The tape measure is to get the length, width, and height of the panel. We also need to calculate the heat transfer surface area. A ruler or yardstick would work as well.

If there’s something cooling the panel already – whether it’s panel A/C, fan circulation of environmental air through the panel, etc. – we’ll need to know about that too, because you’ll be removing that for optimal performance of the Cabinet Cooler System.

Once you have all that, you can enter the data (and a few other things, which I’ll get to momentarily) at the above link to the Sizing Guide. If you’re a DIY type person (or control freak…no judgment from ME on that), there’s also a link there to our new Cabinet Cooler System Calculator. You can also print a copy of the Sizing Guide and email it or fax it in. Or…you can call me with the data. It only takes a minute to do the calculation, and we do it over the phone all the time.

Next, we need to know about the environment in which it’ll be installed, so we can specify certain parameters like:

  • NEMA rating. We make Cabinet Coolers for three distinct ratings, depending on the environment in which they’ll be installed.
    • NEMA 12 means it’s dust tight & oil tight, indoor duty. If no liquids or corrosives are present, this is probably what you’re looking for.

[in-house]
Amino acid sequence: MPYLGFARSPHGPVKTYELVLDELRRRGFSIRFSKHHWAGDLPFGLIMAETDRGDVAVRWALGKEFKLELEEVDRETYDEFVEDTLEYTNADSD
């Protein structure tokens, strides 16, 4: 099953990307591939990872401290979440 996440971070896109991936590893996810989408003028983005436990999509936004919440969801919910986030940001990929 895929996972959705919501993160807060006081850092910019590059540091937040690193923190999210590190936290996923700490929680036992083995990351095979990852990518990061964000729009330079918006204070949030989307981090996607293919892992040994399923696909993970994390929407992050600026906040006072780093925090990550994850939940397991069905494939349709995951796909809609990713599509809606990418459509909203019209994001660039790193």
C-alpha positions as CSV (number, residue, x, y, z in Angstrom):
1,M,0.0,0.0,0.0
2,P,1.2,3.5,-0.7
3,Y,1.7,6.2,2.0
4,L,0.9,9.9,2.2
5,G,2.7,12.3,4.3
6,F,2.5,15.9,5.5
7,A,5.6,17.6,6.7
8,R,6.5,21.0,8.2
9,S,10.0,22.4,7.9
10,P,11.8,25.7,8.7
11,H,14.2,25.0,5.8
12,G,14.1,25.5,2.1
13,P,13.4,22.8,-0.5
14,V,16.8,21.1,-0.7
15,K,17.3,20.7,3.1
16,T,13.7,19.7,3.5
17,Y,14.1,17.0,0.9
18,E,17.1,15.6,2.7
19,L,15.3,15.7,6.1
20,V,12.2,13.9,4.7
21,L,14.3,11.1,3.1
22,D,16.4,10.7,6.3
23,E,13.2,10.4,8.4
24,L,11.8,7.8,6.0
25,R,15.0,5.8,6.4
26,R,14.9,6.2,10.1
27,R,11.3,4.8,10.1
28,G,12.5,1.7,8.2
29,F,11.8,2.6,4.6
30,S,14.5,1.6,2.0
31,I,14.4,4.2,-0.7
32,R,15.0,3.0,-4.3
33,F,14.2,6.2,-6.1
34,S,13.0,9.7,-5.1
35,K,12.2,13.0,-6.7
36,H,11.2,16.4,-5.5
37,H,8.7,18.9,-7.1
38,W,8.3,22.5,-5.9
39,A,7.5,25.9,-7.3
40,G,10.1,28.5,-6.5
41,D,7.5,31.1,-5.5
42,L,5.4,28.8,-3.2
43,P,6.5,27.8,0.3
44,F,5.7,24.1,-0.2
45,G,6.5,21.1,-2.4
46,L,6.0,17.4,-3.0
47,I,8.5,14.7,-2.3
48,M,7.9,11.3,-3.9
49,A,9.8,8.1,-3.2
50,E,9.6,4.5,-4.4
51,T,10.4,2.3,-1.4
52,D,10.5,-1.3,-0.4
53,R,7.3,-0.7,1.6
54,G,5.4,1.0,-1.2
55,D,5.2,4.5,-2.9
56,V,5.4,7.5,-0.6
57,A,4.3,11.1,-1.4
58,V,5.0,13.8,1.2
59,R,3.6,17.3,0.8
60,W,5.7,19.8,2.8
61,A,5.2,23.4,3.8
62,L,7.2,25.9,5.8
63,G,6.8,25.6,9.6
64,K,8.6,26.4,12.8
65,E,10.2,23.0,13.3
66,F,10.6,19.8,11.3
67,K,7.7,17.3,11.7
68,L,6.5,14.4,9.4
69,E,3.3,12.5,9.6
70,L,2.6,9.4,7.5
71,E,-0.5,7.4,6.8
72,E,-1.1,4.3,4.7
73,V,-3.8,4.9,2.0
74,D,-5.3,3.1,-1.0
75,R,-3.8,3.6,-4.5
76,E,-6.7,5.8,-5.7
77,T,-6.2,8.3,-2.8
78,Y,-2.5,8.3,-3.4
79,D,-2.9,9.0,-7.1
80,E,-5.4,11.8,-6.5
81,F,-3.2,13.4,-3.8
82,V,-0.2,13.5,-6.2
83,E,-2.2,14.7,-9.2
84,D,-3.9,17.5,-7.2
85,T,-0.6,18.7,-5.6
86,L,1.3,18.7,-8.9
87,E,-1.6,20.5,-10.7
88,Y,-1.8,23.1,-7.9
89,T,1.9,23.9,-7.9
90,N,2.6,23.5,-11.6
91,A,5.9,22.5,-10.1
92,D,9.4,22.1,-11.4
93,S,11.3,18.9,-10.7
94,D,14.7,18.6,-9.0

• NEMA 4 means it’s dust tight, oil tight, splash resistant, indoor/outdoor duty. These have a low pressure relief valve for the Vortex Tube’s hot flow, and the exhaust from the panel, to maintain the splash resistant integrity of the panel.
    • NEMA 4X systems meet all requirements for a NEMA 4 rating, and are made of Type 303 Stainless Steel for corrosion resistance. We also make them in Type 316 Stainless Steel for higher levels of corrosion resistance, which is oftentimes specified in food and pharmaceutical environments.
  • Ambient temperature. If they’re going to be installed in areas where the temperature can exceed 125°F, there are some internal components made of plastic & buna that aren’t rated for that. In those cases, we specify a High Temperature Cabinet Cooler, where we replace those with components made of brass and Viton, respectively. Those are good for up to 200°F environments.